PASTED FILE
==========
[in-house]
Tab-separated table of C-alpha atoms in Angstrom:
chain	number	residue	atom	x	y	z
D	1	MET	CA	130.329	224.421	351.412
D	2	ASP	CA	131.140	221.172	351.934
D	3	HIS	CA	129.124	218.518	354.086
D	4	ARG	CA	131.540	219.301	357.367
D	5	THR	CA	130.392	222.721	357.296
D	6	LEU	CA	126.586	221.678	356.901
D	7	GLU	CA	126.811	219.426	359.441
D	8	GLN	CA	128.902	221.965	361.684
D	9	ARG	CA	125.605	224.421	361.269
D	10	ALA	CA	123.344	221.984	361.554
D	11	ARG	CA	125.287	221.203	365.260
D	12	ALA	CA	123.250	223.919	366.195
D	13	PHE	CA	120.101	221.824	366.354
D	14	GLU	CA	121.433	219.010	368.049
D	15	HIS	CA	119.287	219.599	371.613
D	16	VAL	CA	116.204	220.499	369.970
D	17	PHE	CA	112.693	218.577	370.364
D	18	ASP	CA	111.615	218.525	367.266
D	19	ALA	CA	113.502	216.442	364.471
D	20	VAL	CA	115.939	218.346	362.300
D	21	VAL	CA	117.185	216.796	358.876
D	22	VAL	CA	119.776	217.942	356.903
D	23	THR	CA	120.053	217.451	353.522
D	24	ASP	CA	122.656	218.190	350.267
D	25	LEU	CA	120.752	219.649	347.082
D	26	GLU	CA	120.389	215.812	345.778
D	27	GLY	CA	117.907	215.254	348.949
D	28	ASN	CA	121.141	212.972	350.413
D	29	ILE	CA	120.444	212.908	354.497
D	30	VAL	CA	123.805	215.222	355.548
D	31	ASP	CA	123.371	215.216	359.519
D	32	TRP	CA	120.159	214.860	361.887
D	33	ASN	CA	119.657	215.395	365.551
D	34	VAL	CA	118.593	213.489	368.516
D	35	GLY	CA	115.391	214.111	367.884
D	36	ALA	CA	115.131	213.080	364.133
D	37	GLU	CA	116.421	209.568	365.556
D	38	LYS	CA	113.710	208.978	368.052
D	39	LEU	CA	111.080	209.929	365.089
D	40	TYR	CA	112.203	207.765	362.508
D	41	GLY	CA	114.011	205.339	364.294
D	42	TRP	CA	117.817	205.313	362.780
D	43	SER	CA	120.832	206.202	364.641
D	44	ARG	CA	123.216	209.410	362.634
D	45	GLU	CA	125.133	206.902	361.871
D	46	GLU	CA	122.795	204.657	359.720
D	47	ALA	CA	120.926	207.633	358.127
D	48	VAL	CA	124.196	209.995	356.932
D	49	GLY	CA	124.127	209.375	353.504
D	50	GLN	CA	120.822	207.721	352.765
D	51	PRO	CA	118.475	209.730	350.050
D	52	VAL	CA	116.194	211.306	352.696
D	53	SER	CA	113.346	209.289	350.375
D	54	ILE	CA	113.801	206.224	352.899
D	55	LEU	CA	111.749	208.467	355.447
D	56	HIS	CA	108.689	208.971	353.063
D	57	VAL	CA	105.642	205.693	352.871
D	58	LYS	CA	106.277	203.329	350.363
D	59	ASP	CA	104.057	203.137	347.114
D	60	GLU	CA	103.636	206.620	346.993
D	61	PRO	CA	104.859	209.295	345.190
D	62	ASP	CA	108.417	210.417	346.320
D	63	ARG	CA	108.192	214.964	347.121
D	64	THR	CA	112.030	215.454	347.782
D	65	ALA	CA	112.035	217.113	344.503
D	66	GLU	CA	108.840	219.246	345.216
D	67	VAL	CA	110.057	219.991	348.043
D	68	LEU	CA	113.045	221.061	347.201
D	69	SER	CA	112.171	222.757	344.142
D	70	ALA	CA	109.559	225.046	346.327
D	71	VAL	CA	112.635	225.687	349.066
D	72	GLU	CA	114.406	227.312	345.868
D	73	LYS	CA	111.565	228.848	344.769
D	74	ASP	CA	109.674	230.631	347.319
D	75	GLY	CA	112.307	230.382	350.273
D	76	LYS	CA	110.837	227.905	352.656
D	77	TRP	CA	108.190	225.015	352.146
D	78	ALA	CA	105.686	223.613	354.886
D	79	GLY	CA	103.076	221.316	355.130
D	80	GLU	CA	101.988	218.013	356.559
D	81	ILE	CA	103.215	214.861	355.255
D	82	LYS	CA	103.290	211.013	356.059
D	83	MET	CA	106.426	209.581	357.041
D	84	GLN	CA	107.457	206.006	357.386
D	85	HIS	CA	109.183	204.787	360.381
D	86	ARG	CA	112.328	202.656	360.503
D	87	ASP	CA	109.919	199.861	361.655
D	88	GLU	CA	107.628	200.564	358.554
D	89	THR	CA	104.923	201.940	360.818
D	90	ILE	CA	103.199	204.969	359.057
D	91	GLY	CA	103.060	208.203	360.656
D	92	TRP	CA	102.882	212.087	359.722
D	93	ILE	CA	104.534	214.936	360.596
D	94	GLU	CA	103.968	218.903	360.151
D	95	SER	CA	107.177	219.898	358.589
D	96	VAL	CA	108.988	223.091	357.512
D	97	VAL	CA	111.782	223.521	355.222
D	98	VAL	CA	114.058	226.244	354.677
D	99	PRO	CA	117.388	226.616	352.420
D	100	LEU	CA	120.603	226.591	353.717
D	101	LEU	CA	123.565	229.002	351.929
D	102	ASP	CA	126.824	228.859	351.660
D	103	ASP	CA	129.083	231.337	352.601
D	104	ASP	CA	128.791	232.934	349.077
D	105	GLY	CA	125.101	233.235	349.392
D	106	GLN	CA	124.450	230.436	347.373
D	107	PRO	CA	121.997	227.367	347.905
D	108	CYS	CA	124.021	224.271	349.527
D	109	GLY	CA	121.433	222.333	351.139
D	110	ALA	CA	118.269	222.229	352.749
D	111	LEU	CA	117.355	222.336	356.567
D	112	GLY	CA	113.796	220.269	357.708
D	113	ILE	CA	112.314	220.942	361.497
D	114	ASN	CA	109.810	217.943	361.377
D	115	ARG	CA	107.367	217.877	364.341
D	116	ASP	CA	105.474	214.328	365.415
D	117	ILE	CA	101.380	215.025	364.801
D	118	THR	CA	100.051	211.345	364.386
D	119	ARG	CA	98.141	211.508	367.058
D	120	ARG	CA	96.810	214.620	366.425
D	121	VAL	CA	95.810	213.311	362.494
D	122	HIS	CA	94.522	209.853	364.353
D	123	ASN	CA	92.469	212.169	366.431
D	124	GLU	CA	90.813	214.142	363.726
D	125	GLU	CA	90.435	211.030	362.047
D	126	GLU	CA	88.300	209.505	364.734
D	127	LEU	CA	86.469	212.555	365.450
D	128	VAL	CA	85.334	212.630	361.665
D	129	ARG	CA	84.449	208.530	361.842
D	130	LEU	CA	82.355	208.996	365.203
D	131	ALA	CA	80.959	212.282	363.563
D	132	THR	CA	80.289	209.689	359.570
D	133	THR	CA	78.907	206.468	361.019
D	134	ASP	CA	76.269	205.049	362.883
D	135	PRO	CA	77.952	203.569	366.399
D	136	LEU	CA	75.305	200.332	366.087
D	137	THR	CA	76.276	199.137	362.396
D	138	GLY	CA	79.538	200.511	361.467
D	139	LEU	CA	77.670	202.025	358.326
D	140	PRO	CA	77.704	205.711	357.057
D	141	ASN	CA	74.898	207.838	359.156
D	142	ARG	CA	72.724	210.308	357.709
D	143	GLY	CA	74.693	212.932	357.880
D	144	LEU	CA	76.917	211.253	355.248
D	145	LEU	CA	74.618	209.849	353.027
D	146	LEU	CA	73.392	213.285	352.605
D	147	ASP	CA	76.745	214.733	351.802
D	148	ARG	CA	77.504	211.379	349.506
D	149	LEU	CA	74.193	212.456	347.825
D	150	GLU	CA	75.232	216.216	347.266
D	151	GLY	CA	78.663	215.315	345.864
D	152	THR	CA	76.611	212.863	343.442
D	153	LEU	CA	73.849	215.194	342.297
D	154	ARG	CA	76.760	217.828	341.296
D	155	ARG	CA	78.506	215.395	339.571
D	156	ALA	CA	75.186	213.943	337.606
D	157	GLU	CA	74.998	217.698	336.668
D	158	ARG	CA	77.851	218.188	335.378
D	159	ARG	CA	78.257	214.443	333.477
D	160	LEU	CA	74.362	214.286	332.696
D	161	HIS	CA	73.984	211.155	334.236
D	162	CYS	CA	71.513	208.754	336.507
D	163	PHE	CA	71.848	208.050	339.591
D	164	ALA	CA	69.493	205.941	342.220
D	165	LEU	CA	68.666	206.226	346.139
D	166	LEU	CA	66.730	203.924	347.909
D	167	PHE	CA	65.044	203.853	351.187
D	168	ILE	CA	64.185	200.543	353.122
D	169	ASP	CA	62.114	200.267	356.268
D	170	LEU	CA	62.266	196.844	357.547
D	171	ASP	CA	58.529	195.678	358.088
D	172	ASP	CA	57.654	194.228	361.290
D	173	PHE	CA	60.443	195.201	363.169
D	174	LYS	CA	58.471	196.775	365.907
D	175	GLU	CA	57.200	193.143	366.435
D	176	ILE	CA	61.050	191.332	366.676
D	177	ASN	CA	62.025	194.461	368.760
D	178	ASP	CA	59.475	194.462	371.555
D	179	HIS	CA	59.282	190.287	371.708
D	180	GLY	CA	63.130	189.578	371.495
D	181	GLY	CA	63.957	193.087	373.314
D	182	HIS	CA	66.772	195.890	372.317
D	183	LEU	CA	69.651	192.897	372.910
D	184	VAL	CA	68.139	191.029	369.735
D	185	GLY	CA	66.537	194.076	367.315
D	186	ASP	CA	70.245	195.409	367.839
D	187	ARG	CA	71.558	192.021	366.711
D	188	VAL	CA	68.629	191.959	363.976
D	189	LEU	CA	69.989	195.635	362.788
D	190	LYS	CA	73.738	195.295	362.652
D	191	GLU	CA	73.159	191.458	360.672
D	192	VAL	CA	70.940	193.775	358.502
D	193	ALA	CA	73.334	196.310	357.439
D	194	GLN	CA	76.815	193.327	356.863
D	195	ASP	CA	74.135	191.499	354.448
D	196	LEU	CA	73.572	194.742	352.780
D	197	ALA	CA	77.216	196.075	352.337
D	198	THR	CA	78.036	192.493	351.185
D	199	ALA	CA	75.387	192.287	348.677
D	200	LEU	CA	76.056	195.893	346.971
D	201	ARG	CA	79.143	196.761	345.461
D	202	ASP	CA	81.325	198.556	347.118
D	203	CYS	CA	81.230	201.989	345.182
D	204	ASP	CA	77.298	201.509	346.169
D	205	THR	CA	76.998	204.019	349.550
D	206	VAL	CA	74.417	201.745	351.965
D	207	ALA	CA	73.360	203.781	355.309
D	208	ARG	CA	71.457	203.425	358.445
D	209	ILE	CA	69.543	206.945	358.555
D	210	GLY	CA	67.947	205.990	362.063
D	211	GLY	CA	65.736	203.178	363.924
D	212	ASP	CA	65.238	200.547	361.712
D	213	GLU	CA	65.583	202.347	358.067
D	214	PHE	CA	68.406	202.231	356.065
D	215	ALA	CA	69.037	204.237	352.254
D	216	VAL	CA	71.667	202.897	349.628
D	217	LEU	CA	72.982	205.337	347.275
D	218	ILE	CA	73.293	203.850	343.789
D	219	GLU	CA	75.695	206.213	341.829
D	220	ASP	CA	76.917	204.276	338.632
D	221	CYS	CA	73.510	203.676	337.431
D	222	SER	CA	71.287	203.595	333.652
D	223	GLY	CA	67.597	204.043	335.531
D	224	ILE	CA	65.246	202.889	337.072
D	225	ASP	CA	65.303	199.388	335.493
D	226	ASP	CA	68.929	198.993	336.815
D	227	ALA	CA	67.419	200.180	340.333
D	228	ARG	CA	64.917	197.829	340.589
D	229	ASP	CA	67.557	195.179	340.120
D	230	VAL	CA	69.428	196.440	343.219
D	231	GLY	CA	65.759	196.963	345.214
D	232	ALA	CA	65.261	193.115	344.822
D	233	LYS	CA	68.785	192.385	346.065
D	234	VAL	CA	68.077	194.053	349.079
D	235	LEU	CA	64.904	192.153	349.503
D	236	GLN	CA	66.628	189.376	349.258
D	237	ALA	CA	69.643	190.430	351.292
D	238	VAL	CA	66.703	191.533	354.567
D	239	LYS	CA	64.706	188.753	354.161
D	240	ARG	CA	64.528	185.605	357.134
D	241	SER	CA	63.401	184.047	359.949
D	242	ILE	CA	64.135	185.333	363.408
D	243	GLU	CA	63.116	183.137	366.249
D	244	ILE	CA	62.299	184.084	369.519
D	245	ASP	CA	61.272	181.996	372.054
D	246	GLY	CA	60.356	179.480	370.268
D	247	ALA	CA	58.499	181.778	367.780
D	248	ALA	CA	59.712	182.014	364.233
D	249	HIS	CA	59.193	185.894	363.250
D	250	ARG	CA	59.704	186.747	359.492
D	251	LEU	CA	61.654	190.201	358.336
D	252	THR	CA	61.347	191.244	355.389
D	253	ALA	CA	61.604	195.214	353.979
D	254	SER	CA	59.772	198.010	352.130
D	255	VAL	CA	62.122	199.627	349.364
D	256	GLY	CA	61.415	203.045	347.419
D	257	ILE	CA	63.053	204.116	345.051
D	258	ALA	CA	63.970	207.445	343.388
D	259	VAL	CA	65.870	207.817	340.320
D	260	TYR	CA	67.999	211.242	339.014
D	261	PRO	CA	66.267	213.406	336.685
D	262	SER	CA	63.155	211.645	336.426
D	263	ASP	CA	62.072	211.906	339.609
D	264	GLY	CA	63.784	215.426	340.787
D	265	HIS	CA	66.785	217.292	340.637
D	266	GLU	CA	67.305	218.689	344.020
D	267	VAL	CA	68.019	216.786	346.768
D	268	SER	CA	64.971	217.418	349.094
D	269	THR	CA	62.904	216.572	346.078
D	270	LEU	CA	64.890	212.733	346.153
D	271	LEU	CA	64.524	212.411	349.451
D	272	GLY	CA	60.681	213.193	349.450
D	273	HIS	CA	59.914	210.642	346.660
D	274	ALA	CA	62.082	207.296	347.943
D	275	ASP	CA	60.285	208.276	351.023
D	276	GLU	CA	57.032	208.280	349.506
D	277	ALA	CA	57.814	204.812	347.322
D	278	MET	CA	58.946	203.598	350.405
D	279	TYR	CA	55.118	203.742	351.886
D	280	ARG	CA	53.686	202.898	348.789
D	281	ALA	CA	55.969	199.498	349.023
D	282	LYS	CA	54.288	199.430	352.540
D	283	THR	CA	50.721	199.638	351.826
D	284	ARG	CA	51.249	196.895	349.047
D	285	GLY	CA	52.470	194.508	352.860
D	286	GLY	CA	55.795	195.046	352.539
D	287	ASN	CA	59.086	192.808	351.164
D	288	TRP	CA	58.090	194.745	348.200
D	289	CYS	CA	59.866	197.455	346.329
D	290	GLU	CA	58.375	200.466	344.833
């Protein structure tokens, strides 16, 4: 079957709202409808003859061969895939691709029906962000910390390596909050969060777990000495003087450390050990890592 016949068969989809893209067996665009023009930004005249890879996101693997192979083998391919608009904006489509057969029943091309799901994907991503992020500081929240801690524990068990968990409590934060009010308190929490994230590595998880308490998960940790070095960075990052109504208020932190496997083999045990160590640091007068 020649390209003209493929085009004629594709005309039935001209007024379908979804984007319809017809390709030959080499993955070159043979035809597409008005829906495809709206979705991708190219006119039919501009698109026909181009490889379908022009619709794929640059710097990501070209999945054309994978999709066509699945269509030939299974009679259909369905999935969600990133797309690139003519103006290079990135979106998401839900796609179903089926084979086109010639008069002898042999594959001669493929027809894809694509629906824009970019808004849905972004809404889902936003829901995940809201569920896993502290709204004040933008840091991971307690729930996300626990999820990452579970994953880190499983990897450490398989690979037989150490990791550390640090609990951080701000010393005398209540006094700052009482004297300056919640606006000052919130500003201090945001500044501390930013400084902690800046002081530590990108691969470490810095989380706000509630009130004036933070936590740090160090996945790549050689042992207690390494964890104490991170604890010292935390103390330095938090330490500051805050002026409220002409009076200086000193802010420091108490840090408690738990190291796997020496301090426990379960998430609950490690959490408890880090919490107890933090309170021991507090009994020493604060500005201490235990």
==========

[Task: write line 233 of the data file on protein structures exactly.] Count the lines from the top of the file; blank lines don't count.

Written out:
D	230	VAL	CA	69.428	196.440	343.219